Security Instrument, including, but not limited to,
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reasonable attorneys’ fees, property inspection and
valuation fees, and other fees incurred for the purpose
of protecting Lender’s interest in the Property and
rights under this Security Instrument; and (d) takes
such action as Lender may reasonably require to assure
that Lender’s interest in the Property and rights under
this Security Instrument, and Borrower’s obligation to
pay the sums secured by this Security Instrument, shall
continue unchanged. Lender may require that Borrower
pay such reinstatement sums and expenses in one or more
of the following forms, as selected by Lender: (a)
cash; (b) money order; (c) certified check, bank check,
treasurer’s check or cashier’s check, provided any such
check is drawn upon an institution whose deposits are
insured by a federal agency, instrumentality or entity;
or (d) Electronic Funds Transfer. Upon reinstatement
by Borrower, this Security Instrument and obligations
secured hereby shall remain fully effective as if no
acceleration had occurred. However, this right to
reinstate shall not apply in the case of acceleration
under Section 18.
Section 22 of the mortgage agreement also requires the lender to
give notice to the borrower before enforcing the terms of the
agreement following the borrower’s breach and to give the
borrower at least thirty days to cure the default before
proceeding with foreclosure. Winnett alleges that FNMA breached
the mortgage agreement by “proceeding blindly to foreclosure
without permitting payment by Plaintiff Winnett to cure the
The defendants contend that they did not breach the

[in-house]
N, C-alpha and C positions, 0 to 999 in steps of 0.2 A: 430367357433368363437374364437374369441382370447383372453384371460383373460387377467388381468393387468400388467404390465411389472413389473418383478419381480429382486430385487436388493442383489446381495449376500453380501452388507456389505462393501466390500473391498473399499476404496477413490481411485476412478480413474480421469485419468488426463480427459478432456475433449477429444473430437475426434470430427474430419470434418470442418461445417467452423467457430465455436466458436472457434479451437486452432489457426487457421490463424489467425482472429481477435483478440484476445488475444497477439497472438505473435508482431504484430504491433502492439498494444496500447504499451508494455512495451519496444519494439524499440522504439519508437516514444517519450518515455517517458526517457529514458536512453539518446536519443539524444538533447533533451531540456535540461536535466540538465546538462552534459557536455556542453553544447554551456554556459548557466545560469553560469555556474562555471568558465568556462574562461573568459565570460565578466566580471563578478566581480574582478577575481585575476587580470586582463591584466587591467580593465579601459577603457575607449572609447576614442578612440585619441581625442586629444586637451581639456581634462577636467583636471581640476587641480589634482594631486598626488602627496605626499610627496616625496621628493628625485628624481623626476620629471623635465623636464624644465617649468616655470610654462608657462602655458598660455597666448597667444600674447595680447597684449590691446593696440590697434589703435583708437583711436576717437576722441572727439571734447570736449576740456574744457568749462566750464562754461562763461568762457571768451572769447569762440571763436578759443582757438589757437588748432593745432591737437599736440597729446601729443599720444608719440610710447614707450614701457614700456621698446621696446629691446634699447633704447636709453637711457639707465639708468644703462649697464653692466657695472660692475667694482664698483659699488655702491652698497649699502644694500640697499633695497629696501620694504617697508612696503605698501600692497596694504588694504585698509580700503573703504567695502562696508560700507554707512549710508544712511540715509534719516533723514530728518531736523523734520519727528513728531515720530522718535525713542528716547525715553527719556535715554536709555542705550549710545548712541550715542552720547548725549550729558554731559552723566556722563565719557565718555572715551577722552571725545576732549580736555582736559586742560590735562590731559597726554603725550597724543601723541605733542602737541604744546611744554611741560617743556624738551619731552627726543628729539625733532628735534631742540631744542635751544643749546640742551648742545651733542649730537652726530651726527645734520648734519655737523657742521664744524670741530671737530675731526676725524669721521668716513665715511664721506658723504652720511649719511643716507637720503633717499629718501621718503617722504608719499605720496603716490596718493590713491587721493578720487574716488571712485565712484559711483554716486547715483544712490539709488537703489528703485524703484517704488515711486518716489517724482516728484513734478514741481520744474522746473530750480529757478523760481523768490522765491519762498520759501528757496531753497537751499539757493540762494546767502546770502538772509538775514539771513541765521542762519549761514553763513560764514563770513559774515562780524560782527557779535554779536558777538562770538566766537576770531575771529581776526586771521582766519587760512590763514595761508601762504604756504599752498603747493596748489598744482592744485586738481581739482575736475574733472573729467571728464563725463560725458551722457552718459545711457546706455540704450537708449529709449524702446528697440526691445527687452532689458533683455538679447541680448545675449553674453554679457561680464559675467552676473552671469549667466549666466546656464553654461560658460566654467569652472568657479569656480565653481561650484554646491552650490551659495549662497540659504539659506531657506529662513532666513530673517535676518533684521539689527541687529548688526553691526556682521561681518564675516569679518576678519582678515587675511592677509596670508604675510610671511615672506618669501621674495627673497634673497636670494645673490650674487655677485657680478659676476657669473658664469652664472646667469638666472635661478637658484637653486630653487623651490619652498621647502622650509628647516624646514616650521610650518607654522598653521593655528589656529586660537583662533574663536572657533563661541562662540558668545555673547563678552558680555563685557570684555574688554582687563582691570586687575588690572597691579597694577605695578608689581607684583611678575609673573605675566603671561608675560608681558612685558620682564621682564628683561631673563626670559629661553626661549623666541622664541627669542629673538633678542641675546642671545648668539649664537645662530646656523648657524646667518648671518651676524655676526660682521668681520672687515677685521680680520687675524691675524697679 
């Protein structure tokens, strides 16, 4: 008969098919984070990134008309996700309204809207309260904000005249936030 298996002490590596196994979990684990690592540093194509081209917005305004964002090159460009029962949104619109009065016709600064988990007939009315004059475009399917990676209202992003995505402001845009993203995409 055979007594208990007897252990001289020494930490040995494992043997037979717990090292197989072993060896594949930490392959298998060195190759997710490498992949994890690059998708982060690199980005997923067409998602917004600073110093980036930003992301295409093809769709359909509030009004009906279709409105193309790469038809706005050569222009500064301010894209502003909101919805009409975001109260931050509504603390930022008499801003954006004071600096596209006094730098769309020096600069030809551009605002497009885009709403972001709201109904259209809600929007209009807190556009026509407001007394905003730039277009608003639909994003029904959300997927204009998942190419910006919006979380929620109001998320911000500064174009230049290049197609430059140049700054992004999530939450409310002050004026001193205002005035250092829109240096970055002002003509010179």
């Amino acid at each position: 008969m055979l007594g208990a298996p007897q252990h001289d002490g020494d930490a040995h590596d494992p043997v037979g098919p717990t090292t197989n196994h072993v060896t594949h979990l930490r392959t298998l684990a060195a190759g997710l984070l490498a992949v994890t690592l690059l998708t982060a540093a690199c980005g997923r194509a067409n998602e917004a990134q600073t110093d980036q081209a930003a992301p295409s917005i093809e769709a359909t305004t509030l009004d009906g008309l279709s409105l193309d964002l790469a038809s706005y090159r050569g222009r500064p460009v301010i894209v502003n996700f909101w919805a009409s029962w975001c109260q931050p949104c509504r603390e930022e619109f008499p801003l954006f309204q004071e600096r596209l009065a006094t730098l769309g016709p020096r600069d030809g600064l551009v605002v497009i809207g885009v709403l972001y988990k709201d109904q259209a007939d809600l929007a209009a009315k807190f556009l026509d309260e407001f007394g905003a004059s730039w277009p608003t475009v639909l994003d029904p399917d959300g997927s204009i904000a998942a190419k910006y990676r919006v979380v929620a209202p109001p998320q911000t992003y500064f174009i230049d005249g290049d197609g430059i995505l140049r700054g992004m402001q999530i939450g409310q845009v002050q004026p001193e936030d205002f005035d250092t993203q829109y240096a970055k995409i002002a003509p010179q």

reinstatement right in Section 19 because they reached an
agreement with Winnett in early May of 2013 that extended the
time for her to cure the default and to assume the obligation of
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the note that was signed by Brian Winnett.2 They represent that
Winnett did not satisfy the requirements for reinstatement under
the terms of their agreement. Therefore, they argue, they
provided Winnett with an opportunity to reinstate the mortgage
and avoid foreclosure as required under Section 19.
Because Winnett did not respond to the defendants’ motion to
dismiss, she does not dispute their version of events. Under
these unusual circumstances, Winnett does not state a claim for
breach of contract.
B. Breach of the Implied Covenant of Good Faith and Fair Dealing
Winnett alleges that FNMA breached the implied covenant of
good faith and fair dealing by unreasonably exercising its
discretion in enforcing its remedies for default. New Hampshire
recognizes an implied covenant of good faith and fair dealing
when “an agreement that appears by word or silence to invest one
party with a degree of discretion in performance sufficient to
deprive another party of a substantial proportion of the
agreement’s value.” Centronics Corp. v. Genicom Corp., 132 N.H.
133, 143 (1989). Under the covenant, an “obligation of good
faith to observe reasonable limits in exercising that discretion,
2The defendants do not address the circumstances that
preceded the foreclosure notice in February of 2013.
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consistent with the parties’ purpose or purposes in contracting”
is implied into the parties’ agreement. Id.
The defendants argue that because Winnett had an opportunity
to cure the default and reinstate the mortgage they did not
breach the implied covenants. As stated above, because Winnett
does not dispute the circumstances the defendants present, she
has not stated a claim for breach of the implied covenants.
For the foregoing reasons, the defendants’ motion to dismiss
(document no. 13) is granted.
The clerk of court shall enter judgment accordingly and
close the case.
July 30, 2013
cc: Peter G. Callaghan, Esquire
Janice M. Winnett, pro se
Joseph A. DiClerico, Jr.
United States District Judge